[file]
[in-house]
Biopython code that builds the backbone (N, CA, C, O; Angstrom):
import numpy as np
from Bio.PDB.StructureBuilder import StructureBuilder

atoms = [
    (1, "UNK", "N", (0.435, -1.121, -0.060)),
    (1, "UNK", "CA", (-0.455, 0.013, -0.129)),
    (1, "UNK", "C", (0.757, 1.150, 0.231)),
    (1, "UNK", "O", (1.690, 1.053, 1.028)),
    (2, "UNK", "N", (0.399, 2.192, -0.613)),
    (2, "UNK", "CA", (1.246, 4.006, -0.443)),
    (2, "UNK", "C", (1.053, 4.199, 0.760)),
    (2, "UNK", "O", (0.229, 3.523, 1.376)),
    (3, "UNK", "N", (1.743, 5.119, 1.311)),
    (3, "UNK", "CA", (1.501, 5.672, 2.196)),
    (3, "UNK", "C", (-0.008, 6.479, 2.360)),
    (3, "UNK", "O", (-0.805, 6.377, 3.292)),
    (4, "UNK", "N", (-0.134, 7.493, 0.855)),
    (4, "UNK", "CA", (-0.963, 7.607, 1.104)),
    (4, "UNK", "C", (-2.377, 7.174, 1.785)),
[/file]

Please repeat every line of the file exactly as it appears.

[in-house]
Biopython code that builds the backbone (N, CA, C, O; Angstrom):
import numpy as np
from Bio.PDB.StructureBuilder import StructureBuilder

atoms = [
    (1, "UNK", "N", (0.435, -1.121, -0.060)),
    (1, "UNK", "CA", (-0.455, 0.013, -0.129)),
    (1, "UNK", "C", (0.757, 1.150, 0.231)),
    (1, "UNK", "O", (1.690, 1.053, 1.028)),
    (2, "UNK", "N", (0.399, 2.192, -0.613)),
    (2, "UNK", "CA", (1.246, 4.006, -0.443)),
    (2, "UNK", "C", (1.053, 4.199, 0.760)),
    (2, "UNK", "O", (0.229, 3.523, 1.376)),
    (3, "UNK", "N", (1.743, 5.119, 1.311)),
    (3, "UNK", "CA", (1.501, 5.672, 2.196)),
    (3, "UNK", "C", (-0.008, 6.479, 2.360)),
    (3, "UNK", "O", (-0.805, 6.377, 3.292)),
    (4, "UNK", "N", (-0.134, 7.493, 0.855)),
    (4, "UNK", "CA", (-0.963, 7.607, 1.104)),
    (4, "UNK", "C", (-2.377, 7.174, 1.785)),